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Follow your passion; have fun: Advice for high school grads

By Munirah Al-Fayez

KUWAIT: As graduation season approaches, many graduates are entering into a big decision-making summer. Some students are not sure what to study, while others are not sure where to study. Some students are praying every day that they get into their dream major, while others do not know what they want to major in. To help these students, Kuwait Times interviewed two current university students and one university graduate, who have chosen three very different pathways, to ask them about their experiences.

Razan Al-Habishi, a Kuwaiti student studying computer engineering at Kuwait University, said the application process was easy, especially because she had friends that were going through the same process as her. She says that she first applied to study medicine, but after a few years changed her major to Computer Engineering because she is more passionate about it, and because she is a social person who likes to maintain a work-life balance, so this decision seemed best for her in the long run. Habishi realized as the years went by that university gets harder over time, although the most difficult thing in her journey, she said, was change.

She said changing majors and moving from high school to university was difficult. Some high school classes, according to Habishi, should be more like the classes at university, so the change would not be as overwhelming. She advises people who are in the decision-making process to make a balanced decision between their passion and what is needed in the Kuwaiti workforce. However, at the end of the day, according to Razan, “you know what is best for you.”

Fotouh Al-Roomi, a Management Information Systems (MIS) graduate of a well-known private university in Kuwait, said the application and preparation process was easy for her as well. She said she chose to attend this university after seeing many advertisements, which made her feel that studying at this specific private university was much better than other universities. When asked about the most difficult thing in her university journey, Roomi said her university experience had nothing that was difficult, stressing it was a “golden experience”.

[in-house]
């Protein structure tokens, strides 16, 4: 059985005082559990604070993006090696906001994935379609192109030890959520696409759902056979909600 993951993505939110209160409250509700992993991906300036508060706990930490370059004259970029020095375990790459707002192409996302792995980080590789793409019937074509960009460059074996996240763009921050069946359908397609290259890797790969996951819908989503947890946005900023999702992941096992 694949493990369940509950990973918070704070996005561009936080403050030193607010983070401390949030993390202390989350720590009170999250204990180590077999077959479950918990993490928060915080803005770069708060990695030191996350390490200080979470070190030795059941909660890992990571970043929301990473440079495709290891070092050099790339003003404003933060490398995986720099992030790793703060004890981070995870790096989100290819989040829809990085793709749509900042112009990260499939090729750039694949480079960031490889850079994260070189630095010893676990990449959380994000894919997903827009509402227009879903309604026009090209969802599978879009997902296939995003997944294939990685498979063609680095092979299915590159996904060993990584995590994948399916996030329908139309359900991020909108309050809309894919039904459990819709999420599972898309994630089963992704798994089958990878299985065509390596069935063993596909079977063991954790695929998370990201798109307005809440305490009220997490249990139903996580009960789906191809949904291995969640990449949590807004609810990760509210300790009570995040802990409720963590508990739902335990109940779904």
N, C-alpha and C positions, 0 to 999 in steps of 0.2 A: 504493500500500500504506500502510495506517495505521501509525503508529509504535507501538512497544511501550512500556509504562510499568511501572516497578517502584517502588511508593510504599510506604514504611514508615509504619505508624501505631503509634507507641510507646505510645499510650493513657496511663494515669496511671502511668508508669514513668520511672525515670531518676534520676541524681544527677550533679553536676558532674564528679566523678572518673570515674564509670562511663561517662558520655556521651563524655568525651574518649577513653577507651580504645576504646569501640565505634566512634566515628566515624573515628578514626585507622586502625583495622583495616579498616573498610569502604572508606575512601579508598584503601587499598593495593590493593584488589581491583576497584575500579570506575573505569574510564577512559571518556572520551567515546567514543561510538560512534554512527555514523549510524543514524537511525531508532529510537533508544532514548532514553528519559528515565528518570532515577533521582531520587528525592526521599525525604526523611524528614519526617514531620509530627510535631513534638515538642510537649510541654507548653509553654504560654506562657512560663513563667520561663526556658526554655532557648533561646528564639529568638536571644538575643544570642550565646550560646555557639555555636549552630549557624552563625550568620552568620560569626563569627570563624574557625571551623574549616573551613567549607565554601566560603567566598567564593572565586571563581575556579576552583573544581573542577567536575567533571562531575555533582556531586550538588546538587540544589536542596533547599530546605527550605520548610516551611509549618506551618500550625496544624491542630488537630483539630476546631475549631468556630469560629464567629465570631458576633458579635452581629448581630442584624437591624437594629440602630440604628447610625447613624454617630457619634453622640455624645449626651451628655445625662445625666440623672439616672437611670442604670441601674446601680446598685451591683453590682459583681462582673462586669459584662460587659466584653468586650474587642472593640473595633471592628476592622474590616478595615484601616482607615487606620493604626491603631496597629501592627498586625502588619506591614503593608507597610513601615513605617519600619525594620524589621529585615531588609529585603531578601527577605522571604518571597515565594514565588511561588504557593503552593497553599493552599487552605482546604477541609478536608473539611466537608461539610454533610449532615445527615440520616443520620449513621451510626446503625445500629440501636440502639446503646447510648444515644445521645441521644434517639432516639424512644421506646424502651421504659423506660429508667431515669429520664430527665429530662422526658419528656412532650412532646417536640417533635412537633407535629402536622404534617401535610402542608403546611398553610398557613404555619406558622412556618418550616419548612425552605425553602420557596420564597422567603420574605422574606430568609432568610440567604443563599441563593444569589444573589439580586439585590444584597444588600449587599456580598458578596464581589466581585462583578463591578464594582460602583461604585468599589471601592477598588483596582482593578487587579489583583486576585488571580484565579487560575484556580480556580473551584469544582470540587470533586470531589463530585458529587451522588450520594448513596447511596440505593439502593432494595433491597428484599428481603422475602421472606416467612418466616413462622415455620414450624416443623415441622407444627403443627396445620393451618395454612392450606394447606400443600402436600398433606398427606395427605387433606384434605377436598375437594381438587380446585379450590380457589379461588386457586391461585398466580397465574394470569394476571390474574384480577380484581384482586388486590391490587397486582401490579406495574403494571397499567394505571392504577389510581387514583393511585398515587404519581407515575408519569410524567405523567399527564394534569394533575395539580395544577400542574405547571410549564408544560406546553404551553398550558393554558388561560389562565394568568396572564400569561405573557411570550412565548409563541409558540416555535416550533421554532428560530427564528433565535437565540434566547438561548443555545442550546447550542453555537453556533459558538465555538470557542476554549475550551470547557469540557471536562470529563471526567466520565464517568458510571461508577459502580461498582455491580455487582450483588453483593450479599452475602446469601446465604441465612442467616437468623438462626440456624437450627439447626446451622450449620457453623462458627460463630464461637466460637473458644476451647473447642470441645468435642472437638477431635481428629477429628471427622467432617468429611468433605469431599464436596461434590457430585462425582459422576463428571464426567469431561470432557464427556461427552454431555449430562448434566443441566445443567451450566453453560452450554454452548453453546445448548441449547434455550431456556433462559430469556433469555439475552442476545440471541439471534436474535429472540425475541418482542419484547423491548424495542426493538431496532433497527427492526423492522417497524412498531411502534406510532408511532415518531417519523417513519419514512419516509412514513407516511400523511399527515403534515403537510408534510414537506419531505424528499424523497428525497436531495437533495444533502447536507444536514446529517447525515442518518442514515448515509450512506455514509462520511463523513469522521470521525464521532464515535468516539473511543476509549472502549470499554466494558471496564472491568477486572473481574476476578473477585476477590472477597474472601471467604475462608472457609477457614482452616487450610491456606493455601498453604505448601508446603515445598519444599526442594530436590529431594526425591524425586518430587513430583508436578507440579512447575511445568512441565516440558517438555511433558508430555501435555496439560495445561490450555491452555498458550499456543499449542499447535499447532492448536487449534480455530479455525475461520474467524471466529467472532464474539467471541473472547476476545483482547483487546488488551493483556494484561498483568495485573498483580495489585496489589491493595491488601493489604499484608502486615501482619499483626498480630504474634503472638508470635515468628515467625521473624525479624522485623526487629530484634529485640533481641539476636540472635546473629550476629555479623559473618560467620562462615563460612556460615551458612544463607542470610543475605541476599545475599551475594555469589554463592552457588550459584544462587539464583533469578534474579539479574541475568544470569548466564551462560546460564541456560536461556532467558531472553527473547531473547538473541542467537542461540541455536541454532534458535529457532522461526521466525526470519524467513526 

Roomi added the environment at her university was very student-oriented, which helped her enjoy everything, and that probably the most difficult thing for her was the fact that she graduated! If Roomi has any advice for recent high school graduates, it would be to take their time and enjoy their university experience. She added that change, for example in terms of major, university and plans, is totally acceptable and normal and that it needs to be viewed this way. According to Layla Al-Azmi, a Kuwaiti student who is studying politics in the United Kingdom, the process and preparation for studying abroad was time-consuming and can be complicated sometimes, but applying for university itself was easy.

She said she chose this path because she knew that pursuing it will benefit her in many ways careerwise. She added she has always been interested in politics, so to her, studying politics seemed to be a clear choice. Despite some of the difficulties of living abroad and being away from family, Azmi said “everything so far has been part of the university adventure”.

However, she said if students are planning to study abroad, they should research well the location, field of study and university, and should accept the fact that they will feel overwhelmed at times. It seems like all students have found the university application process uncomplicated and that all students through time have found the pathway that is most suitable for them. They all seem to agree on a similar message to recent high school graduates: find the pathway that is best for you, even if it requires change and takes time and work.

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